Earlier this evening, I sit watching little Chubs, our toddler, rifling through his bookshelf selecting the books he wants me to read him before bed. As he’s looking, he reads out the titles in his cute little toddler language. I need a toddler dictionary, I think as I struggle to interpret some of the words. It’s at this moment that I realise that Miss Sparky used to have a unique vocabulary as well. Unfortunately now, even though I could really use those memories for a purpose, I have absolutely no recollection of the kinds of words she used to use when she was his age. It’s as though the memory just wipes all those years and all those gorgeous moment somehow.
In general though, to the untrained ear, these words are just mumbling gibberish but to parents, not only are many of the words understandable, we actually find ourselves using them in conversation with each other. “Did you pack the geeps?” “Where is the ambeedee?” are common phrases we find ourselves repeating. So I thought – why not create a toddler dictionary? What better way to record some of our little man’s oddities. At the same time it may assist any family or friends who have to engage with us over the next few month to understand what on earth we are talking about. And thus, here the toddler dictionary is formed. Enjoy!
afwan – you’re welcome (in arabic) yes, he knows more arabic than we do – he sang the entire Happy Birthday song in Arabic today on the way to work
ambeedee – ambulance
awdee car – Audi car. He has a small replica Audi Q3 car which was where this one started, but this term can now be used to refer to any white car, toy or real
apwise – surprise
banyee – Barney the purple dinosour. Don’t be fooled though… when you hear this word and turn on the television, he will sing along with the closing song but otherwise completely ignore the show. Unless of course the show happens to not be on, in which case ‘banyee’ will be repeated over and over in a high-pitched voice until another distraction (usually food) is offered
bikkie – this is another obsessive/compulsive word that begins to be repeated from the second our family enters a car to the time we park and exit the vehicle. It can be placated by providing a wholemeal digestive biscuit briefly. However, if the biscuit is missing a section or has a crack in it, the chant of ‘bikki’ can be replaced by wailing that cannot be stopped without a full, perfectly formed biscuit
dumb f&$@ – dump truck. This will usually be repeated at high volume when you are in a public place or a quiet room with people in it that you don’t know – even if there is no dump truck remotely within the vicinity
eeaw eeaw – any kind of emergency vehicle including ambulances, fire engines and police cars
fewawee – any kind of toy car. Regardless of the style or size of the car, apparently every car on the road and in the toy box is made by Ferrari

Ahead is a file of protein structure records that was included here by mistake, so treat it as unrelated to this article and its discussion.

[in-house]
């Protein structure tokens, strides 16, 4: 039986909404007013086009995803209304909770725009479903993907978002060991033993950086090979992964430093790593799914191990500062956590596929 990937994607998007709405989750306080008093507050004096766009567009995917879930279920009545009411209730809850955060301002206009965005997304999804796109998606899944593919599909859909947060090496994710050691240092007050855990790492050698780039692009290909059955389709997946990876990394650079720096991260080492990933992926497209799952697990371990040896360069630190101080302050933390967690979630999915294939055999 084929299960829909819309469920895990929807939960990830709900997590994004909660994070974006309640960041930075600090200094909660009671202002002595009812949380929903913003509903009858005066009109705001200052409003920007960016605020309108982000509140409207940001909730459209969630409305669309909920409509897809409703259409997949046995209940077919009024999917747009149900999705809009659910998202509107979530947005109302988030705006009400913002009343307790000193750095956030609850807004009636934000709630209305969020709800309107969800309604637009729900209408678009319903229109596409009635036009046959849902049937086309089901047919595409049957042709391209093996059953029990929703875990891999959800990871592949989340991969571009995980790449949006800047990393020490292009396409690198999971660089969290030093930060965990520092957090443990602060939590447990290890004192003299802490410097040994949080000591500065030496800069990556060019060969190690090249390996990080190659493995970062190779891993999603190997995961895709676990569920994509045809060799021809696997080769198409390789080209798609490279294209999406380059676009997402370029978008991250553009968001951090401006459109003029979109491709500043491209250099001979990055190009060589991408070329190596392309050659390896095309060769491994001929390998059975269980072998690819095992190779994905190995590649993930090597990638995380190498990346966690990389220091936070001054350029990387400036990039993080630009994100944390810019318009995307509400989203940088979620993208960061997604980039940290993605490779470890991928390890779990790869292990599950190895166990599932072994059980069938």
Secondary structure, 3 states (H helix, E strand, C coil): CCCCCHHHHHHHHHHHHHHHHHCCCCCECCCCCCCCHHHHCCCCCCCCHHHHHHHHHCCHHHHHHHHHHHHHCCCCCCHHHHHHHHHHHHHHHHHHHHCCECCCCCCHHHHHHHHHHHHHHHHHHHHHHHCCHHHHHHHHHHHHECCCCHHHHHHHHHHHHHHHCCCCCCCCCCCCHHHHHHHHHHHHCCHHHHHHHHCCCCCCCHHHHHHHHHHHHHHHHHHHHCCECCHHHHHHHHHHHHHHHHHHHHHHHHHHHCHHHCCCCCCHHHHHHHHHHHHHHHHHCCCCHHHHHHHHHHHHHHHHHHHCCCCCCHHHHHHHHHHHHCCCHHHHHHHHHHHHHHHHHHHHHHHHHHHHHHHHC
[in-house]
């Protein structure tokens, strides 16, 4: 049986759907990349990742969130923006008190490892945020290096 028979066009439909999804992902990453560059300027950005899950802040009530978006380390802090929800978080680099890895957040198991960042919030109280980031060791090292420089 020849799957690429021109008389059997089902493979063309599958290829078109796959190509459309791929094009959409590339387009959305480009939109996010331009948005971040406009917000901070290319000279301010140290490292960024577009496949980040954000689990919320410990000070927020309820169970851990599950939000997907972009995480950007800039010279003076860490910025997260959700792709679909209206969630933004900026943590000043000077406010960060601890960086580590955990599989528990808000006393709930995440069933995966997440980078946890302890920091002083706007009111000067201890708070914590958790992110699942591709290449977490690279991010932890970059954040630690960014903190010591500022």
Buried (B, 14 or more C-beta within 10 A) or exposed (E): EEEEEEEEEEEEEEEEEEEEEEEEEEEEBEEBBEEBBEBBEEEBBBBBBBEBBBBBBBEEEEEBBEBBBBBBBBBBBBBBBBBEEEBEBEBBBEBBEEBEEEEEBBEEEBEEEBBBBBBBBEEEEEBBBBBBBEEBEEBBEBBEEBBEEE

geep – grape – this can be interchanged with meyon at any time and providing either of these things is likely to result in an obsessive/compulsive repetition of both words until such time as more of the item is produced
lubboo – I love you. This is quite possibly, the cutest thing I will ever hear in my life!
meyon – watermelon
nasour – dinosour
poo poo – this one is obvious, however, I have included it in the toddler dictionary as it is important to understand that when he says it and you ask “have you done a poo poo?”, you will always hear an instant answer of ‘NO’ (the smell will usually give it away, if the half-turned away little smile doesn’t)
saymo – salmon. If you have salmon on your plate at any point in time and he does not, this will be repeated over, and over and over until you give it up
shukran – thankyou (in arabic)
wedgiemy – Vegemite, a salty, black paste that only Australians feed to their small children
yay yo bus – yellow bus. There are a lot of yellow school buses in Dubai and it doesn’t matter how many we see in day, each of them generates the same, high-pitched call of “yay yo bus!!”
Anyone with (older) kids will tell you, the toddler years are some of the most engaging as you watch your little baby develop into a little person. “Cherish this time” I am always told by people whose children are all grown up.
Anyone who currently has a toddler is more likely to not tell you anything as they are too busy trying to stop their toddler licking the toilet seat, wiping poop on the bathroom floor or smearing Vegemite on your freshly laundered white shirt. Frustrating, highly strung but of course adorable and funny is how we view our delightful Little Chubs. And everyday, we add a new word to the toddler dictionary as he learns something else, which is a pretty cool thing to be able to do as you watch someone learn to speak.
The fact that he comes out with Arabic words is somewhat unsettling for us. He sang the UAE national anthem in Arabic today. This prompted both of us to immediately burst into a very poor rendition of the Australian National Anthem for some reason which he found quite strange! And even though we have an element of concern that he’s going to be able to talk with his sister and neither of us will know what they’re saying, it’s also a very cool reminder that our little side-step in life on an adventure in the Middle East is actually his childhood reality.
Enjoy the little moments and of course, have a fabulous weekend!